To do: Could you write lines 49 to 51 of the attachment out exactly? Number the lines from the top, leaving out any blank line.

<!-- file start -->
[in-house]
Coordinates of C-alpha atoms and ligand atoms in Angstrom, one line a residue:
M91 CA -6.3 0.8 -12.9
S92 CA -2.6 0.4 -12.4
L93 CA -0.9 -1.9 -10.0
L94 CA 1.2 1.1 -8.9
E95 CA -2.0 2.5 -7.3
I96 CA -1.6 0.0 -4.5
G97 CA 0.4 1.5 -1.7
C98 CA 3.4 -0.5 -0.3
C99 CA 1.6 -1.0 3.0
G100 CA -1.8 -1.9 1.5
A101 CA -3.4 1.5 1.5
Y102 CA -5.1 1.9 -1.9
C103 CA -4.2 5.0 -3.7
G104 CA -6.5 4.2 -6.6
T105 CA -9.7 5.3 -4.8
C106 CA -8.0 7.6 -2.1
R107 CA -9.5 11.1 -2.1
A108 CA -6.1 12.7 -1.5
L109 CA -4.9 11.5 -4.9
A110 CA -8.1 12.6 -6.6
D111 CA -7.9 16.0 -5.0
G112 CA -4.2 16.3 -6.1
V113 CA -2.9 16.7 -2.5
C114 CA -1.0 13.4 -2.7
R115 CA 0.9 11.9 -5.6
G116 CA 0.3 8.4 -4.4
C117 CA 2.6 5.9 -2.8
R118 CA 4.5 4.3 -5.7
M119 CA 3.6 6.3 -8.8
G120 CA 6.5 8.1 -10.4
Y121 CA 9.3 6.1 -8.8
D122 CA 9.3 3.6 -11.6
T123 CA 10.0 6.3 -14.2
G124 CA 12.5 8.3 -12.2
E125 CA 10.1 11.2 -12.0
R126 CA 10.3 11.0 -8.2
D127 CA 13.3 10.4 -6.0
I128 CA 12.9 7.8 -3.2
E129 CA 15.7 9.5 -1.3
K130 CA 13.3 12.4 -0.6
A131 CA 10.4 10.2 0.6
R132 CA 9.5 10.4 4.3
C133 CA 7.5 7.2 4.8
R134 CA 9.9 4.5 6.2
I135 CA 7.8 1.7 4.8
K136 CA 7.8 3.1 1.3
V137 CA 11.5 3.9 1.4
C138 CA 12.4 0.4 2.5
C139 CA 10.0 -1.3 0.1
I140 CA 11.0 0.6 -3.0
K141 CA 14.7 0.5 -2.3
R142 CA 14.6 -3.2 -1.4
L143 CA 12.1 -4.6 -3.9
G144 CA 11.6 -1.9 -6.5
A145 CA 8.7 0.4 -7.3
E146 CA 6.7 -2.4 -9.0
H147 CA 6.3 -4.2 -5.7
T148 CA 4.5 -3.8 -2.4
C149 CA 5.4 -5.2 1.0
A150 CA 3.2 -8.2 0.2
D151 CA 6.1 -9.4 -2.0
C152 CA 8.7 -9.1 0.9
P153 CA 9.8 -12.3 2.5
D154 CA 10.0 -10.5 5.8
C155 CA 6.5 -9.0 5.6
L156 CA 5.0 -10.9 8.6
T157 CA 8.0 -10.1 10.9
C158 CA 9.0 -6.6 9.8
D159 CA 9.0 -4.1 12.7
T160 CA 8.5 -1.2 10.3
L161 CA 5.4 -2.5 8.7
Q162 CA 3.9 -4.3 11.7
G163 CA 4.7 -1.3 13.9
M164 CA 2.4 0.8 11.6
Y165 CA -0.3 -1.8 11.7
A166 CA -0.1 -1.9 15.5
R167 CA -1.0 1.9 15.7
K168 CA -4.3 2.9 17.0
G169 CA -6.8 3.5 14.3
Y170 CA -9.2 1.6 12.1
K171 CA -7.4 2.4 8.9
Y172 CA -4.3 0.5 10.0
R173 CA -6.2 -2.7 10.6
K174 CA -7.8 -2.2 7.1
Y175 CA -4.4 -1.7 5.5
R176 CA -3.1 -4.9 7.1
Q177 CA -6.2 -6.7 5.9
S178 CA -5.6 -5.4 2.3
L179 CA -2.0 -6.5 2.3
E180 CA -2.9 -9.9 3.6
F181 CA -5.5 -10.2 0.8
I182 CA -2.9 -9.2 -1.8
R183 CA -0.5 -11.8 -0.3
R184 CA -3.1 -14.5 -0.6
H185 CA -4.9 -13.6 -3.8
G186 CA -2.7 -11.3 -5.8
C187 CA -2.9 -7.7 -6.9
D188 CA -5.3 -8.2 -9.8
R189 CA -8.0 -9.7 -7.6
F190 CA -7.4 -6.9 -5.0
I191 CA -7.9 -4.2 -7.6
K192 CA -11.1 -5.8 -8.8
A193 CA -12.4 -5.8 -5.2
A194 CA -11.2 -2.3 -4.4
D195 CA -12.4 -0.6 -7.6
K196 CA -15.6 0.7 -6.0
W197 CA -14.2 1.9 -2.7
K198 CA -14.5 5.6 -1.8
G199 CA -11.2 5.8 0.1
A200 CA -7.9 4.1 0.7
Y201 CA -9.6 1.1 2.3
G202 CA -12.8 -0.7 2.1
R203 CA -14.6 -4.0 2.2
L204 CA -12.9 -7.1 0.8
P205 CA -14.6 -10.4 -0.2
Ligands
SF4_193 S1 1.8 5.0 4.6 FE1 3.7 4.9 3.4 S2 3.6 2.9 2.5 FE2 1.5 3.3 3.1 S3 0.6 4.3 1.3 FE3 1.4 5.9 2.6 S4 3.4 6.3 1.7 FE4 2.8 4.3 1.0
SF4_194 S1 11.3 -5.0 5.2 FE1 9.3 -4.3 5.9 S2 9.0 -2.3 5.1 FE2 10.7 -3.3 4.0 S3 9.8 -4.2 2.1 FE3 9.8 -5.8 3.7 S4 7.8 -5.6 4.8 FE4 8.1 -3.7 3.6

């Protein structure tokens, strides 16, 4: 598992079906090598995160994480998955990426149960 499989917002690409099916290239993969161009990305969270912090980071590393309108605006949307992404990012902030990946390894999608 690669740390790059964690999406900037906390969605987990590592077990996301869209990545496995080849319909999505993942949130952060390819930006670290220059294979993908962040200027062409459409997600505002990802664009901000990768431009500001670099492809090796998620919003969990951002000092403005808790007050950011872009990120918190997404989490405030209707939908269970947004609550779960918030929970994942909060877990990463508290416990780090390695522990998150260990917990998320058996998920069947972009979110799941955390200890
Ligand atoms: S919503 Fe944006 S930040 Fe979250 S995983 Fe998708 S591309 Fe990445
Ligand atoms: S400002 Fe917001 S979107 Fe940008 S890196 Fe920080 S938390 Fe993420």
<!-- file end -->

V137 CA 11.5 3.9 1.4
C138 CA 12.4 0.4 2.5
C139 CA 10.0 -1.3 0.1